Differential translocation of the fatty acid transporter, FAT/CD36, and the glucose transporter, GLUT4, coordinates changes in cardiac substrate metabolism during ischemia and reperfusion.
Heather LC., Pates KM., Atherton HJ., Cole MA., Ball DR., Evans RD., Glatz JF., Luiken JJ., Griffin JL., Clarke K.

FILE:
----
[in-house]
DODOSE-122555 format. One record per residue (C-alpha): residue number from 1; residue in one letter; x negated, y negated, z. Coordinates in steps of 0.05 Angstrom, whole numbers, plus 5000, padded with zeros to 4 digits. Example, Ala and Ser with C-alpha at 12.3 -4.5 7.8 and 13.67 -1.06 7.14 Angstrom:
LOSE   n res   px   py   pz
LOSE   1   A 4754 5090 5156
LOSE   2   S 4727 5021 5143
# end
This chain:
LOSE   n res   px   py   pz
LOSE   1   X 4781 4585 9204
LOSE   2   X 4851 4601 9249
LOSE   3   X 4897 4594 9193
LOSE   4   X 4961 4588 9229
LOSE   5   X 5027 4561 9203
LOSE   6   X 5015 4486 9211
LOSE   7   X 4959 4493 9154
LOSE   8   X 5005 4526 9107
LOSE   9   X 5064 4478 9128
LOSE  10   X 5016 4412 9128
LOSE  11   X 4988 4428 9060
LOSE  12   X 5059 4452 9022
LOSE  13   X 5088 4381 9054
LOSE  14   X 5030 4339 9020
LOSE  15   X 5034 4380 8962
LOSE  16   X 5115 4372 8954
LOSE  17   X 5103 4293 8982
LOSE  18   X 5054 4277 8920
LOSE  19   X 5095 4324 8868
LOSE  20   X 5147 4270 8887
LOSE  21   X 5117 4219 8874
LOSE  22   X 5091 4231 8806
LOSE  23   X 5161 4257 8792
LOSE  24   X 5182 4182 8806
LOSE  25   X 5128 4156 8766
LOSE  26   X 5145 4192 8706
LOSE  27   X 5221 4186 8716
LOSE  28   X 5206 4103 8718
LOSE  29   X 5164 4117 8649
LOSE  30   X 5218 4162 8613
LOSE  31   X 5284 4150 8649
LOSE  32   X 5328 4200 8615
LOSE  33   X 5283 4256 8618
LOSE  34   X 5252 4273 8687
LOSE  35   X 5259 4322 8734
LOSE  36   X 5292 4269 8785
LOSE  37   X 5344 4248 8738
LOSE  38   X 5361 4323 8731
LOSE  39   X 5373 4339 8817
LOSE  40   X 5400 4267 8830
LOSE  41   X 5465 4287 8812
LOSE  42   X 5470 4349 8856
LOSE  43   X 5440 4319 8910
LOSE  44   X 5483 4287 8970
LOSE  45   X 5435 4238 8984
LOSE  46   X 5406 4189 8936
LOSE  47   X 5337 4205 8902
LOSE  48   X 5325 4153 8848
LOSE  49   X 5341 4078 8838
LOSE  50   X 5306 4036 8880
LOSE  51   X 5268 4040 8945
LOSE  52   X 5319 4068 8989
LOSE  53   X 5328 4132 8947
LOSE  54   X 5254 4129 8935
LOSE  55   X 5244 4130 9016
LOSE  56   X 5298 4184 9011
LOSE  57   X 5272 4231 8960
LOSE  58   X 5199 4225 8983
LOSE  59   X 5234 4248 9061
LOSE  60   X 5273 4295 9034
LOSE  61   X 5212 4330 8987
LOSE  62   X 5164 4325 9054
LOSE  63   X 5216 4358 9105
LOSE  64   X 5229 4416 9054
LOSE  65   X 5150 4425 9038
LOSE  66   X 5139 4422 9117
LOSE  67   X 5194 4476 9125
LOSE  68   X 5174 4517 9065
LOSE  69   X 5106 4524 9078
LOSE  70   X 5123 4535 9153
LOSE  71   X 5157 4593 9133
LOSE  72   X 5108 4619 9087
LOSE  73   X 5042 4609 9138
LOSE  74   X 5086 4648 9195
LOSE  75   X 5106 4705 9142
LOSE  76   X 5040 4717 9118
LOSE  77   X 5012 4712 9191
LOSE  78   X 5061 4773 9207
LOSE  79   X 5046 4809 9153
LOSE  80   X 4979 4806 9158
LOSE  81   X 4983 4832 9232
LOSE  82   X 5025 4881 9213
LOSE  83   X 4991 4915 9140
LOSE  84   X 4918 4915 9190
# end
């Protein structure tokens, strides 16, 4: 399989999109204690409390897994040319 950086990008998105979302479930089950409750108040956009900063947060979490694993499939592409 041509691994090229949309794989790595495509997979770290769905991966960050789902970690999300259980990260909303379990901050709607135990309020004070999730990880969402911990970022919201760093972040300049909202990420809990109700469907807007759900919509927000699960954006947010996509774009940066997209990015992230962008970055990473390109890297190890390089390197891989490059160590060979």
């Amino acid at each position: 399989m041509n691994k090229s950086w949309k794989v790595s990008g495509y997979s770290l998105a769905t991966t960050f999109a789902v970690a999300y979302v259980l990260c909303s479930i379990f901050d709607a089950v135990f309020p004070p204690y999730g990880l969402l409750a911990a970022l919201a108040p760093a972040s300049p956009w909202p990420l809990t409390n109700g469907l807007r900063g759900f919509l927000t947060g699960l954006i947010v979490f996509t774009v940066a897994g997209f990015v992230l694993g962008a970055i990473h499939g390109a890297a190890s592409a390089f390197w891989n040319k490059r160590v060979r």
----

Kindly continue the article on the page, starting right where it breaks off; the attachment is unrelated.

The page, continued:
BACKGROUND: Fatty acid and glucose transporters translocate between the sarcolemma and intracellular compartments to regulate substrate metabolism acutely. We hypothesised that during ischemia fatty acid translocase (FAT/CD36) would translocate away from the sarcolemma to limit fatty acid uptake when fatty acid oxidation is inhibited. METHODS AND RESULTS: Wistar rat hearts were perfused during preischemia, low-flow ischemia, and reperfusion, using (3)H-substrates for measurement of metabolic rates, followed by metabolomic analysis and subcellular fractionation. During ischemia, there was a 32% decrease in sarcolemmal FAT/CD36 accompanied by a 95% decrease in fatty acid oxidation rates, with no change in intramyocardial lipids. Concomitantly, the sarcolemmal content of the glucose transporter, GLUT4, increased by 90% during ischemia, associated with an 86% increase in glycolytic rates, 45% decrease in glycogen content, and a 3-fold increase in phosphorylated AMP-activated protein kinase. Following reperfusion, decreased sarcolemmal FAT/CD36 persisted, but fatty acid oxidation rates returned to preischemic levels, resulting in a 35% decrease in myocardial triglyceride content. Elevated sarcolemmal GLUT4 persisted during reperfusion; in contrast, glycolytic rates decreased to 30% of preischemic rates, accompanied by a 5-fold increase in intracellular citrate levels and restoration of glycogen content. CONCLUSIONS: During ischemia, FAT/CD36 moved away from the sarcolemma as GLUT4 moved toward the sarcolemma, associated with a shift from fatty acid oxidation to glycolysis, while intramyocardial lipid accumulation was prevented. This relocation was maintained during reperfusion, which was associated with replenishing glycogen stores as a priority, occurring at the expense of glycolysis and mediated by an increase in citrate levels.